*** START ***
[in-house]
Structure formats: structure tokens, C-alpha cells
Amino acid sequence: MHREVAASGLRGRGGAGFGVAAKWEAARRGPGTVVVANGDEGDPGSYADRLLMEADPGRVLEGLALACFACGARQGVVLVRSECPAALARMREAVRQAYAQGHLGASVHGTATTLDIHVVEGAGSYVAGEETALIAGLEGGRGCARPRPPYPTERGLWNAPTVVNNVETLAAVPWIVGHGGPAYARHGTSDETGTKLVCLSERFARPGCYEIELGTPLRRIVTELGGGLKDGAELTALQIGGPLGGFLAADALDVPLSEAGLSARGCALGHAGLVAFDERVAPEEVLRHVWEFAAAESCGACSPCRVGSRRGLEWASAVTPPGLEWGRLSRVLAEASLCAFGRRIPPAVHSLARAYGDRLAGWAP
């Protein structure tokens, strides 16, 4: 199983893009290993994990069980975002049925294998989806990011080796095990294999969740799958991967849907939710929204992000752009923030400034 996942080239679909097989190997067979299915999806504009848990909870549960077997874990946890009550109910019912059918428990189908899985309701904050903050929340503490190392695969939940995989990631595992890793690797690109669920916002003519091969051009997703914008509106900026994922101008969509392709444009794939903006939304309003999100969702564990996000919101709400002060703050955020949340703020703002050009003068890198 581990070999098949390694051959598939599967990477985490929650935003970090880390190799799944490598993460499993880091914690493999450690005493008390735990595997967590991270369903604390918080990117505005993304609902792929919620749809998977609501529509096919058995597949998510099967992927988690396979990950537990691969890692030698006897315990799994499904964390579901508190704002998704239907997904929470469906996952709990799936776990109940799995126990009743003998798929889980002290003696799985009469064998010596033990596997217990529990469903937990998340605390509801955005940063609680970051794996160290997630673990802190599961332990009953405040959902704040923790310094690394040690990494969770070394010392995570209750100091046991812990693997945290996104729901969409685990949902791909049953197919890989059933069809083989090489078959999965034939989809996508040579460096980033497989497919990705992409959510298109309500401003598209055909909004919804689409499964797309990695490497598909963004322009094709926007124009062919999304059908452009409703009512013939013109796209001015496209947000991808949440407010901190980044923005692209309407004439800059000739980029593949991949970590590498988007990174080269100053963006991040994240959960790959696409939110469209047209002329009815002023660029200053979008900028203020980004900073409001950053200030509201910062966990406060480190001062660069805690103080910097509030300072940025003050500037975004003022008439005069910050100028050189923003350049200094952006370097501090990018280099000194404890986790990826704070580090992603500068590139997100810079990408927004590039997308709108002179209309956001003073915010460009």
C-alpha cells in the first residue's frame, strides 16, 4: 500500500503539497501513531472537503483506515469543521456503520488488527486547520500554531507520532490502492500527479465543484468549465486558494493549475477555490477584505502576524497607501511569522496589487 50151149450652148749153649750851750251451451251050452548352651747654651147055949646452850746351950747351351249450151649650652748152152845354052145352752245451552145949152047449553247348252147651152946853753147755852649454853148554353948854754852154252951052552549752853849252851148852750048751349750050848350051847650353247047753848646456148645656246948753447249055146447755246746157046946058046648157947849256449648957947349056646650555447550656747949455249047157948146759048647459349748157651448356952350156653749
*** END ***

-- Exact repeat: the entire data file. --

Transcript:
[in-house]
Structure formats: structure tokens, C-alpha cells
Amino acid sequence: MHREVAASGLRGRGGAGFGVAAKWEAARRGPGTVVVANGDEGDPGSYADRLLMEADPGRVLEGLALACFACGARQGVVLVRSECPAALARMREAVRQAYAQGHLGASVHGTATTLDIHVVEGAGSYVAGEETALIAGLEGGRGCARPRPPYPTERGLWNAPTVVNNVETLAAVPWIVGHGGPAYARHGTSDETGTKLVCLSERFARPGCYEIELGTPLRRIVTELGGGLKDGAELTALQIGGPLGGFLAADALDVPLSEAGLSARGCALGHAGLVAFDERVAPEEVLRHVWEFAAAESCGACSPCRVGSRRGLEWASAVTPPGLEWGRLSRVLAEASLCAFGRRIPPAVHSLARAYGDRLAGWAP
């Protein structure tokens, strides 16, 4: 199983893009290993994990069980975002049925294998989806990011080796095990294999969740799958991967849907939710929204992000752009923030400034 996942080239679909097989190997067979299915999806504009848990909870549960077997874990946890009550109910019912059918428990189908899985309701904050903050929340503490190392695969939940995989990631595992890793690797690109669920916002003519091969051009997703914008509106900026994922101008969509392709444009794939903006939304309003999100969702564990996000919101709400002060703050955020949340703020703002050009003068890198 581990070999098949390694051959598939599967990477985490929650935003970090880390190799799944490598993460499993880091914690493999450690005493008390735990595997967590991270369903604390918080990117505005993304609902792929919620749809998977609501529509096919058995597949998510099967992927988690396979990950537990691969890692030698006897315990799994499904964390579901508190704002998704239907997904929470469906996952709990799936776990109940799995126990009743003998798929889980002290003696799985009469064998010596033990596997217990529990469903937990998340605390509801955005940063609680970051794996160290997630673990802190599961332990009953405040959902704040923790310094690394040690990494969770070394010392995570209750100091046991812990693997945290996104729901969409685990949902791909049953197919890989059933069809083989090489078959999965034939989809996508040579460096980033497989497919990705992409959510298109309500401003598209055909909004919804689409499964797309990695490497598909963004322009094709926007124009062919999304059908452009409703009512013939013109796209001015496209947000991808949440407010901190980044923005692209309407004439800059000739980029593949991949970590590498988007990174080269100053963006991040994240959960790959696409939110469209047209002329009815002023660029200053979008900028203020980004900073409001950053200030509201910062966990406060480190001062660069805690103080910097509030300072940025003050500037975004003022008439005069910050100028050189923003350049200094952006370097501090990018280099000194404890986790990826704070580090992603500068590139997100810079990408927004590039997308709108002179209309956001003073915010460009």
C-alpha cells in the first residue's frame, strides 16, 4: 500500500503539497501513531472537503483506515469543521456503520488488527486547520500554531507520532490502492500527479465543484468549465486558494493549475477555490477584505502576524497607501511569522496589487 50151149450652148749153649750851750251451451251050452548352651747654651147055949646452850746351950747351351249450151649650652748152152845354052145352752245451552145949152047449553247348252147651152946853753147755852649454853148554353948854754852154252951052552549752853849252851148852750048751349750050848350051847650353247047753848646456148645656246948753447249055146447755246746157046946058046648157947849256449648957947349056646650555447550656747949455249047157948146759048647459349748157651448356952350156653749